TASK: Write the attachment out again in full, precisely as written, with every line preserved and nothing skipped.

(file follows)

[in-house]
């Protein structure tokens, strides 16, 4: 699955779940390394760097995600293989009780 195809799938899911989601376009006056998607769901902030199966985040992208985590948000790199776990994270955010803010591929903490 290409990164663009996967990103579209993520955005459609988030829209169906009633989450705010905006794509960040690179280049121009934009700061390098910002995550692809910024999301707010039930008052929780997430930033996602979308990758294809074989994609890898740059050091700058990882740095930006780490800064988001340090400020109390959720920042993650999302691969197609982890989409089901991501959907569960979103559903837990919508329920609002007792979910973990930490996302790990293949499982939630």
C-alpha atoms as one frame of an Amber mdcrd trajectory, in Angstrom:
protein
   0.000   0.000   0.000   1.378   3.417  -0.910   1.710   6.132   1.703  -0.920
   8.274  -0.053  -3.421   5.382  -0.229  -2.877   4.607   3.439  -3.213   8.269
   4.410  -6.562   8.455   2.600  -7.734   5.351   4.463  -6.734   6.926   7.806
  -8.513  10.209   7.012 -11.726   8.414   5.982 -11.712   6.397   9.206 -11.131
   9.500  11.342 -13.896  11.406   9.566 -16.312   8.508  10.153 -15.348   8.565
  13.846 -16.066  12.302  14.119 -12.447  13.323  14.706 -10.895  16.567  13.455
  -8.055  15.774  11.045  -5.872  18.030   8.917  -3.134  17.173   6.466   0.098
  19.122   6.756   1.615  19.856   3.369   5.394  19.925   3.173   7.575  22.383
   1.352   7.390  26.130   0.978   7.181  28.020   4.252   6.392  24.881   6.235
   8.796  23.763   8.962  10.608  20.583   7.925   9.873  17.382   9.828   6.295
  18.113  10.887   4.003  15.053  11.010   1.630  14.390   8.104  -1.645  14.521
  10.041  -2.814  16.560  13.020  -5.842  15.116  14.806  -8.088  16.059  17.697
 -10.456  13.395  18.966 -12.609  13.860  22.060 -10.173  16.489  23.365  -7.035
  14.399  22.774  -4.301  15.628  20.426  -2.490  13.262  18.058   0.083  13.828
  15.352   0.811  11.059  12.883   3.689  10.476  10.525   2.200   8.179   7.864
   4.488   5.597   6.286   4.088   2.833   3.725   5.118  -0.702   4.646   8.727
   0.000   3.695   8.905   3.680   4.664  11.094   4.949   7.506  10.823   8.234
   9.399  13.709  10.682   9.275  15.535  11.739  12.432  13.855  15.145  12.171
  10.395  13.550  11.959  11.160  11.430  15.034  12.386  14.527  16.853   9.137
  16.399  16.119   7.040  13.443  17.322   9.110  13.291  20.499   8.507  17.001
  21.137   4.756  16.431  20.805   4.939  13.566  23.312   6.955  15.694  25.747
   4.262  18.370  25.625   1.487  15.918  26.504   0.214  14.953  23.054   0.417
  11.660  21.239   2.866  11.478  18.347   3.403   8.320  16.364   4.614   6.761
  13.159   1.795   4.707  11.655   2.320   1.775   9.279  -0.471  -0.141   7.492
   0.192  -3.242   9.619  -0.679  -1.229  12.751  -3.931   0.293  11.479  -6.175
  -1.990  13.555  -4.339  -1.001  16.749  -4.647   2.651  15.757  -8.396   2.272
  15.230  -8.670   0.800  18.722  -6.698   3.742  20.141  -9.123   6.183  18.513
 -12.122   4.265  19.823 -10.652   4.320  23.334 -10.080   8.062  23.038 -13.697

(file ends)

[in-house]
């Protein structure tokens, strides 16, 4: 699955779940390394760097995600293989009780 195809799938899911989601376009006056998607769901902030199966985040992208985590948000790199776990994270955010803010591929903490 290409990164663009996967990103579209993520955005459609988030829209169906009633989450705010905006794509960040690179280049121009934009700061390098910002995550692809910024999301707010039930008052929780997430930033996602979308990758294809074989994609890898740059050091700058990882740095930006780490800064988001340090400020109390959720920042993650999302691969197609982890989409089901991501959907569960979103559903837990919508329920609002007792979910973990930490996302790990293949499982939630």
C-alpha atoms as one frame of an Amber mdcrd trajectory, in Angstrom:
protein
   0.000   0.000   0.000   1.378   3.417  -0.910   1.710   6.132   1.703  -0.920
   8.274  -0.053  -3.421   5.382  -0.229  -2.877   4.607   3.439  -3.213   8.269
   4.410  -6.562   8.455   2.600  -7.734   5.351   4.463  -6.734   6.926   7.806
  -8.513  10.209   7.012 -11.726   8.414   5.982 -11.712   6.397   9.206 -11.131
   9.500  11.342 -13.896  11.406   9.566 -16.312   8.508  10.153 -15.348   8.565
  13.846 -16.066  12.302  14.119 -12.447  13.323  14.706 -10.895  16.567  13.455
  -8.055  15.774  11.045  -5.872  18.030   8.917  -3.134  17.173   6.466   0.098
  19.122   6.756   1.615  19.856   3.369   5.394  19.925   3.173   7.575  22.383
   1.352   7.390  26.130   0.978   7.181  28.020   4.252   6.392  24.881   6.235
   8.796  23.763   8.962  10.608  20.583   7.925   9.873  17.382   9.828   6.295
  18.113  10.887   4.003  15.053  11.010   1.630  14.390   8.104  -1.645  14.521
  10.041  -2.814  16.560  13.020  -5.842  15.116  14.806  -8.088  16.059  17.697
 -10.456  13.395  18.966 -12.609  13.860  22.060 -10.173  16.489  23.365  -7.035
  14.399  22.774  -4.301  15.628  20.426  -2.490  13.262  18.058   0.083  13.828
  15.352   0.811  11.059  12.883   3.689  10.476  10.525   2.200   8.179   7.864
   4.488   5.597   6.286   4.088   2.833   3.725   5.118  -0.702   4.646   8.727
   0.000   3.695   8.905   3.680   4.664  11.094   4.949   7.506  10.823   8.234
   9.399  13.709  10.682   9.275  15.535  11.739  12.432  13.855  15.145  12.171
  10.395  13.550  11.959  11.160  11.430  15.034  12.386  14.527  16.853   9.137
  16.399  16.119   7.040  13.443  17.322   9.110  13.291  20.499   8.507  17.001
  21.137   4.756  16.431  20.805   4.939  13.566  23.312   6.955  15.694  25.747
   4.262  18.370  25.625   1.487  15.918  26.504   0.214  14.953  23.054   0.417
  11.660  21.239   2.866  11.478  18.347   3.403   8.320  16.364   4.614   6.761
  13.159   1.795   4.707  11.655   2.320   1.775   9.279  -0.471  -0.141   7.492
   0.192  -3.242   9.619  -0.679  -1.229  12.751  -3.931   0.293  11.479  -6.175
  -1.990  13.555  -4.339  -1.001  16.749  -4.647   2.651  15.757  -8.396   2.272
  15.230  -8.670   0.800  18.722  -6.698   3.742  20.141  -9.123   6.183  18.513
 -12.122   4.265  19.823 -10.652   4.320  23.334 -10.080   8.062  23.038 -13.697